Sunday — 2018 Womxn Act on Seattle Hubs
- Amplifier Impact Hub – Pioneer Square
- Casa Latina – Central District
- Central Washington University – Sammamish
- City Hall – Downtown
- Crossroads Mall – Bellevue
- Muslim Association of Puget Sound – Redmond
- Phinney Neighborhood Association – Greenwood
- The Riveter – Capitol Hill
- Seattle Center – Lower Queen Anne
- Stand-alone events
But the various movements involved are diverse. The “hub” day at Capitol Hill’s location hosted by female-focused coworking space The Riveter is telling. In addition to a panel on “intersectional feminism,” Sunday at the riveter will also include a panel on “womxn entrepreneurship” and another on “womxn, science, and leadership” along with meditation sessions, yoga, and voter registration.
Even with Sunday’s day of action, many feel it is still important to hold a new march on Saturday after the massive wave of attention and energy created by the 2017 event when more than 100,000 people took to the streets of Seattle. “It accomplished people not only learning how to participate, but how to take next-steps,” said Ali Lee, a lead organizer for this year’s Women’s March in Seattle. “And that was something new for a lot of people, outside of just voting.”
So, why did the 2017 Women’s March matter? And what do this weekend’s anniversary march and related events accomplish, not just symbolically inside the hearts and minds of marchers but in terms of affecting real-world conditions?
“It is important that we are going to have this march,” Sawant said, “…because it is a reminder that if we want change, it’s not going to happen by us simply engaging in online messages and writing letters to elected officials. The struggle is going to be in the streets.”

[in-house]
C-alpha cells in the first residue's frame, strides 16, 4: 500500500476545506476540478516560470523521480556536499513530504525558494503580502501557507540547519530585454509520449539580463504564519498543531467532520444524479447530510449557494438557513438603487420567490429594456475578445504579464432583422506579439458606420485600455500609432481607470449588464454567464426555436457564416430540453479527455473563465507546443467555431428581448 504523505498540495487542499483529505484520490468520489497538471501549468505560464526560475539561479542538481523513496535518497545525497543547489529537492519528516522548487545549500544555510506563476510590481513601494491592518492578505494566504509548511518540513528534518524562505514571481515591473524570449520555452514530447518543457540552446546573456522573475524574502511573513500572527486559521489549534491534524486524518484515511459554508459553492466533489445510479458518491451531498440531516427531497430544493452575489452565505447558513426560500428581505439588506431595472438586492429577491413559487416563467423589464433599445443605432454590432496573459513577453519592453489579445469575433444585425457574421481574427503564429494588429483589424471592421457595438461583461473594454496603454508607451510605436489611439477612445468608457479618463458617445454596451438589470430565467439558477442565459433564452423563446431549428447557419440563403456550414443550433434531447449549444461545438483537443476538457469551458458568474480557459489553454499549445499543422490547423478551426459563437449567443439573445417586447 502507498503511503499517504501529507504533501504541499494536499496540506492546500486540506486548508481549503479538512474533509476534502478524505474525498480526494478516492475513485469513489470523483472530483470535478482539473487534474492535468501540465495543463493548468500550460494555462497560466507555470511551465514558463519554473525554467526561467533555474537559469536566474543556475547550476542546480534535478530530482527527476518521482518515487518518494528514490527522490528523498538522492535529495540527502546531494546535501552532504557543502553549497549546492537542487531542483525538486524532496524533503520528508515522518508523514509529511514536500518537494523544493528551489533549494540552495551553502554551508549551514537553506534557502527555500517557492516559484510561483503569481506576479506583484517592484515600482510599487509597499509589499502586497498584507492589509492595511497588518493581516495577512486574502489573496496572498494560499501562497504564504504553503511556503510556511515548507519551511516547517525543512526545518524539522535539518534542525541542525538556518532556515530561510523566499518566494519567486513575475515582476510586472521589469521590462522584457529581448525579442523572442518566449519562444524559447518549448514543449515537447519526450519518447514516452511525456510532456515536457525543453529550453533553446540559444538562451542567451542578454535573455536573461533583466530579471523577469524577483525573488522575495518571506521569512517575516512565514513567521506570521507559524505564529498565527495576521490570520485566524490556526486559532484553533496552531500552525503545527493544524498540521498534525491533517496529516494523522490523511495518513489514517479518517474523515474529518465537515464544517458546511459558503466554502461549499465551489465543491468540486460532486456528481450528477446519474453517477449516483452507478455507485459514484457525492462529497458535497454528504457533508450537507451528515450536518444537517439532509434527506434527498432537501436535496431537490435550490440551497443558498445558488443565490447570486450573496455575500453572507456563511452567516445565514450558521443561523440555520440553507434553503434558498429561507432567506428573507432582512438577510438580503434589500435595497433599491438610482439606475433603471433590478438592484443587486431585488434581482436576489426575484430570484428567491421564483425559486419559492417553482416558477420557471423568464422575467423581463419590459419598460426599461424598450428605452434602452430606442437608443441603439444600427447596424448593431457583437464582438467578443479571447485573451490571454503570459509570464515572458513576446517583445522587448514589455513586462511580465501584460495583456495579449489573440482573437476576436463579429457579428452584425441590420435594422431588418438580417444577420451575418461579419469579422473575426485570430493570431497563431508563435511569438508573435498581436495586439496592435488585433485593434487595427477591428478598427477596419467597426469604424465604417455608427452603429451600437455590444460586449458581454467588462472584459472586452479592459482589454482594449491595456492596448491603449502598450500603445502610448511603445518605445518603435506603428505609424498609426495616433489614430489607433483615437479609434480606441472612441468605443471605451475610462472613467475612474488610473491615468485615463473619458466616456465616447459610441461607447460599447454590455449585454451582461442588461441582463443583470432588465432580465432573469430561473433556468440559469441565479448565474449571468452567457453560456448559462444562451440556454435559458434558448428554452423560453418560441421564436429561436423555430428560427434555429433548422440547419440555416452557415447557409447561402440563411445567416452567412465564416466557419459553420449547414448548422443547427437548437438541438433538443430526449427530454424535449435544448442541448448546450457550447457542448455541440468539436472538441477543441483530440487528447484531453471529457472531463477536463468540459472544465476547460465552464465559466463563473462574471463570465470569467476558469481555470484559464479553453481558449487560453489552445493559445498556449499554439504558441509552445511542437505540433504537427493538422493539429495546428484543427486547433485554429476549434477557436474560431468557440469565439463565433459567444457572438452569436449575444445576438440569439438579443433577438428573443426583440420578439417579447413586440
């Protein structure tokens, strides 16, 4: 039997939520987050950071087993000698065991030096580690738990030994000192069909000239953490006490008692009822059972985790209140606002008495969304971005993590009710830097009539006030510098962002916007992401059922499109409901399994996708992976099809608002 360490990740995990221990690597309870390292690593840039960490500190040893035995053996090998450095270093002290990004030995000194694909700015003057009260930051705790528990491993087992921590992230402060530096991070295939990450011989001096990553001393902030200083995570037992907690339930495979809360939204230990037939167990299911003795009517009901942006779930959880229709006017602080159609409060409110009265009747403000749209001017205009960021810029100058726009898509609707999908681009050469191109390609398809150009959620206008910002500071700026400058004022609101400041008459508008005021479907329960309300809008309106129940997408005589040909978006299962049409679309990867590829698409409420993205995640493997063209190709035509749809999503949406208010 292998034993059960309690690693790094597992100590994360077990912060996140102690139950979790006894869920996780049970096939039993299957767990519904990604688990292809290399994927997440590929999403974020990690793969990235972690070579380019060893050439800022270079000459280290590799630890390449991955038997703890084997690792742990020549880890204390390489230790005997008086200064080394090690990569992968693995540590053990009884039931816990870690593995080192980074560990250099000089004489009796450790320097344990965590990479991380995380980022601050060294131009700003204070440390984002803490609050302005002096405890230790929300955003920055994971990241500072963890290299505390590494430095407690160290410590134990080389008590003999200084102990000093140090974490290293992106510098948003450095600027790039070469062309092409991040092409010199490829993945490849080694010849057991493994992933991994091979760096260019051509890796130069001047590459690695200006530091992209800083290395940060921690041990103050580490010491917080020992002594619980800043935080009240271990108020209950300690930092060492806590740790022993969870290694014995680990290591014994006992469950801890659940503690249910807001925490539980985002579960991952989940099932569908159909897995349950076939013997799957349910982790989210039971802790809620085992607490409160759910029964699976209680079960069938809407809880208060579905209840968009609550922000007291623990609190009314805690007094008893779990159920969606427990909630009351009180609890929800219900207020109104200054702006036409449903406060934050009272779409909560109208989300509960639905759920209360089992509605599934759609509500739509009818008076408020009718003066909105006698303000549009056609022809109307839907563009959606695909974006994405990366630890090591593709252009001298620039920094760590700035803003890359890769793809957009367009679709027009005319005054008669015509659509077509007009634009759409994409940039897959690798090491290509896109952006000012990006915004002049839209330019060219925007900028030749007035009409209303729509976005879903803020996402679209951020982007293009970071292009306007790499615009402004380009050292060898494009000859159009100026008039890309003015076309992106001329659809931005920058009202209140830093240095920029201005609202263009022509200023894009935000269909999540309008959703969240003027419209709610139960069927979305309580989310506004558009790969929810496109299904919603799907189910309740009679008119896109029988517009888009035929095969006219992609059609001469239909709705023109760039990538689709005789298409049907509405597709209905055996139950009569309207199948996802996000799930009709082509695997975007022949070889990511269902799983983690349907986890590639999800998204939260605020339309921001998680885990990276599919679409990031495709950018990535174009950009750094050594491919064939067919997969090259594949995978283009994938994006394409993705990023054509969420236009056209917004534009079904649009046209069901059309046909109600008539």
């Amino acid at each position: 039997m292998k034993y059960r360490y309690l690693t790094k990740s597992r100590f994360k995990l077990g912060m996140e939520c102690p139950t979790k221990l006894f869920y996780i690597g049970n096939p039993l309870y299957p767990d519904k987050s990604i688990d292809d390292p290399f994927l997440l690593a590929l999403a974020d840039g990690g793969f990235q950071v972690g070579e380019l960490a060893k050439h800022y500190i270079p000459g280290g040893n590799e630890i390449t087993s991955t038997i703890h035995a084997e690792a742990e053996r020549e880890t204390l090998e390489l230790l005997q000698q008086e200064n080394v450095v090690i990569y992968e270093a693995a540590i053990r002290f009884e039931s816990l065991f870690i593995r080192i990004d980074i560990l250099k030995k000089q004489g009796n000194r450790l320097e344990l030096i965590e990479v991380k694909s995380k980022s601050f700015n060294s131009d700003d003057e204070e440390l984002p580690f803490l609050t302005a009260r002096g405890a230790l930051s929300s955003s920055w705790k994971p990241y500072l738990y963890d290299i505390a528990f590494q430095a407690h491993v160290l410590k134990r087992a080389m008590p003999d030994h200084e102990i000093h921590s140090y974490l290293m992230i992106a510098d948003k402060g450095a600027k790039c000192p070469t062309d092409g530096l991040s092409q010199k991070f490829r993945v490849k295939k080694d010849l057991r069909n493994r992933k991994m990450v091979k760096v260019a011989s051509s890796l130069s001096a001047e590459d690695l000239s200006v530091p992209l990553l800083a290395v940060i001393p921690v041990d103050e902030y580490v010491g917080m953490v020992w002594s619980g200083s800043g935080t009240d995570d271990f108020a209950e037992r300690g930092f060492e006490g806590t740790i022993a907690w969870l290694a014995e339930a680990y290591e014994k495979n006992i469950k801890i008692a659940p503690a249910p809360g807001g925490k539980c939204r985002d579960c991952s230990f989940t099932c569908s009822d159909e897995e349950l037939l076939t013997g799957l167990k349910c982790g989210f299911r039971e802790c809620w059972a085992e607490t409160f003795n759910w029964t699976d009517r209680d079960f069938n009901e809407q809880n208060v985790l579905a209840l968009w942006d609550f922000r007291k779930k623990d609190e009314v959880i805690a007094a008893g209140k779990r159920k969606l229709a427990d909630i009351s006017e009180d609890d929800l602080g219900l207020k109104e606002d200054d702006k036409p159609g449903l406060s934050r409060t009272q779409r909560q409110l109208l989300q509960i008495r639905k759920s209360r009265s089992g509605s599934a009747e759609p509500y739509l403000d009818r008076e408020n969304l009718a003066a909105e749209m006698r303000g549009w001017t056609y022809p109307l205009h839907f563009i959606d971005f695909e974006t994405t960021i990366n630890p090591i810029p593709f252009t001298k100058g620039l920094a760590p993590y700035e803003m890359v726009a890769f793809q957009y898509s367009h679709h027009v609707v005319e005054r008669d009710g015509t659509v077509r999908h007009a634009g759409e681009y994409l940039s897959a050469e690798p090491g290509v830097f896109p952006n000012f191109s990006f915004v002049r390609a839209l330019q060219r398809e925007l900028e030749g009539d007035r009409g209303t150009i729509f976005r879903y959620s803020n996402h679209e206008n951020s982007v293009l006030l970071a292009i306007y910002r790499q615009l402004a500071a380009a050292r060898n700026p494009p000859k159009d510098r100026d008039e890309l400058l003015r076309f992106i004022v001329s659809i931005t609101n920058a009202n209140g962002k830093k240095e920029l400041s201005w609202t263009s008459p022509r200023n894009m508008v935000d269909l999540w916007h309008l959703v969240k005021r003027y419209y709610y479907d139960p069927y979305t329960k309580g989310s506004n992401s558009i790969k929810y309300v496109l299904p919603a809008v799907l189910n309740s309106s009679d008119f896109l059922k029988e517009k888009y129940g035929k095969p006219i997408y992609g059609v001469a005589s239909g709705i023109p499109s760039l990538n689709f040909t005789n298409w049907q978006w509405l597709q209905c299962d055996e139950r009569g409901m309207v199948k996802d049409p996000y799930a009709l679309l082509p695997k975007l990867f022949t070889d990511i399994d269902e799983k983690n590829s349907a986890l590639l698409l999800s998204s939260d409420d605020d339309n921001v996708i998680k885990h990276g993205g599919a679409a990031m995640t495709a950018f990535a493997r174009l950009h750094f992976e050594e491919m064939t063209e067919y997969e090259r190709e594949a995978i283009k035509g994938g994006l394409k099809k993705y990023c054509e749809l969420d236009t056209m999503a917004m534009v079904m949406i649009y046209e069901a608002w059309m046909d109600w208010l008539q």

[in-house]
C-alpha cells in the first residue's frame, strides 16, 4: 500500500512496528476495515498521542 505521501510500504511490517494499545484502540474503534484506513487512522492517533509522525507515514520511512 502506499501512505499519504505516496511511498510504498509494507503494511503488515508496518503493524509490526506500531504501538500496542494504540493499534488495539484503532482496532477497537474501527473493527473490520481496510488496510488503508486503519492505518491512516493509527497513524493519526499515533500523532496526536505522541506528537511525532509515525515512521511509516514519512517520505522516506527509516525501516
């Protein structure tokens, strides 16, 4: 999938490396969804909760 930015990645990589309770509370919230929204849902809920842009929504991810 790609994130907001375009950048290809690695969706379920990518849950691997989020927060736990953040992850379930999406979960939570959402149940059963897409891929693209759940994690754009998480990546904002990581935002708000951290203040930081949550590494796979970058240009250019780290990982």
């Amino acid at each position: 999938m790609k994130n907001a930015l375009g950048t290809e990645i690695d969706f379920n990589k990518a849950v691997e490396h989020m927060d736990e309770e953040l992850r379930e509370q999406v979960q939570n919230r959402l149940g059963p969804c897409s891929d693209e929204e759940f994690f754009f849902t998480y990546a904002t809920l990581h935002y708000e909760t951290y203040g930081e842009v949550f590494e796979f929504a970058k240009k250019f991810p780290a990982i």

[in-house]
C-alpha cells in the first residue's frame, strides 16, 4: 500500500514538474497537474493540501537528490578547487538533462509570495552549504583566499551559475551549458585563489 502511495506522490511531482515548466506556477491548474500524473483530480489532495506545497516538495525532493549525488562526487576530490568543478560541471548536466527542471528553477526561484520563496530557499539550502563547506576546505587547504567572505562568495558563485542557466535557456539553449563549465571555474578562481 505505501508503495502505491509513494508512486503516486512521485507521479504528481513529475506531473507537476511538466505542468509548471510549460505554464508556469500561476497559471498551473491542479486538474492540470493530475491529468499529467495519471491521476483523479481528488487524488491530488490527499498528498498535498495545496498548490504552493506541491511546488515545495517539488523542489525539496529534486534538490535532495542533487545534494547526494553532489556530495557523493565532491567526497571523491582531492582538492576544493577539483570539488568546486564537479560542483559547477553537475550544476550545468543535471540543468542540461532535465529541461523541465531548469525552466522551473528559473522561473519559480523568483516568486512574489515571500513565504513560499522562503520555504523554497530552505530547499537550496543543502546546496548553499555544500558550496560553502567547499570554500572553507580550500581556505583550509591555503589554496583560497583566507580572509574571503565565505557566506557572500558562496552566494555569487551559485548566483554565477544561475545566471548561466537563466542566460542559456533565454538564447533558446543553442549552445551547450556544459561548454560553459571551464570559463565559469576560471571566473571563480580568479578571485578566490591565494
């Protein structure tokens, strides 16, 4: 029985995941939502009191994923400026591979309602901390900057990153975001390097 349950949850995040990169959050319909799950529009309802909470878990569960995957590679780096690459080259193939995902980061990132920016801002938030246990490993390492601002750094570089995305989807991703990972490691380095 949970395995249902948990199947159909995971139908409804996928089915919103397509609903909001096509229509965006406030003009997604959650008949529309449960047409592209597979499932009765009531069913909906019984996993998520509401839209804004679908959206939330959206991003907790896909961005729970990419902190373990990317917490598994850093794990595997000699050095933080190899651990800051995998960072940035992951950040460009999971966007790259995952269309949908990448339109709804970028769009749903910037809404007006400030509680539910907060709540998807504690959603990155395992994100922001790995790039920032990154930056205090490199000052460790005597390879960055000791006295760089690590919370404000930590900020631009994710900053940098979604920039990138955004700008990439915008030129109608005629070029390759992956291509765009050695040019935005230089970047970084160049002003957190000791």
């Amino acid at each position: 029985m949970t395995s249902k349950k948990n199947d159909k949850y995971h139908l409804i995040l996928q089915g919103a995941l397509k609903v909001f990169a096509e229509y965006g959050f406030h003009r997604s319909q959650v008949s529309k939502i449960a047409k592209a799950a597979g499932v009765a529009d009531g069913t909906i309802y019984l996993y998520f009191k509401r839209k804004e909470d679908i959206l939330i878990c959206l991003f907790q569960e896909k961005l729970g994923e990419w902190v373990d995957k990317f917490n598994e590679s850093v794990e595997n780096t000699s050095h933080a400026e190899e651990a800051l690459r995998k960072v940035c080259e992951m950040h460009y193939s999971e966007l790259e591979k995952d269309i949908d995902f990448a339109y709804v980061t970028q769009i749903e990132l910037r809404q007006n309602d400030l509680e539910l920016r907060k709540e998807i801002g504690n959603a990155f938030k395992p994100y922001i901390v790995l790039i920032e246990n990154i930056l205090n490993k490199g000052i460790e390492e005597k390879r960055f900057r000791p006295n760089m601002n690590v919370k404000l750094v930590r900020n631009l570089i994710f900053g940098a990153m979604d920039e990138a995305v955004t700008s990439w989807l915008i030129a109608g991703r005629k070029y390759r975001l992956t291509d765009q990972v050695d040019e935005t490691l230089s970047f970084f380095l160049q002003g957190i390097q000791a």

“I’m looking forward to people coming together again, taking stock of the emotional energy of our communities as we continue to fight,” Macri said. “I started my term in the legislature last January, going home to Seattle and participating in protests and demonstrations nearly every weekend for the first couple months.” That kind of collective action consciousness-raising, says Macri, helps fuel her own determination in the grueling halls of Olympia.
“I am hoping this [weekend] will be an opportunity for folks to get inspired,” she says, “because this is the long game. We’re going to need to stand up for our rights and continue to push for progressive change. I think Seattle stands out in its interest and ability to do that.”
Sawant notes the march’s national significance. “This march will be happening nationwide, not only in the context of Donald Trump having been elected to the White House—so basically the most dangerous predator being the president of the United States—but also in the importance of this collective struggle that has begun from the #MeToo sentiment,” she says. “It’s very clear now, if it wasn’t already, especially to men, that sexual harassment in the workplace, sexual violence, sexual abuse, is rampant in our society and in politics.”
Sawant said that the march and related activism show that “young women, especially the millennial generation, are refusing to accept society on the current basis.
“That is one of the most optimistic things I’ve seen in the past five years.”
Sawant emphasizes the importance of ordinary people claiming physical public space in the traditional venue of public grievance: the street.
“What actually won [women] the victories of the past was taking the movement on the street. In fact, the abortion rights movement won by women saying, ‘It’s not working, asking Senators and Congress members nicely. This will need for us to go out on the streets, and building a mass movement that poses itself as a challenge to the social order, to the ruling class.’ That is what will be required if we are to make any shifts in addressing sexual harassment.
“We are in a period of social resistance like we have never seen in our lifetimes.”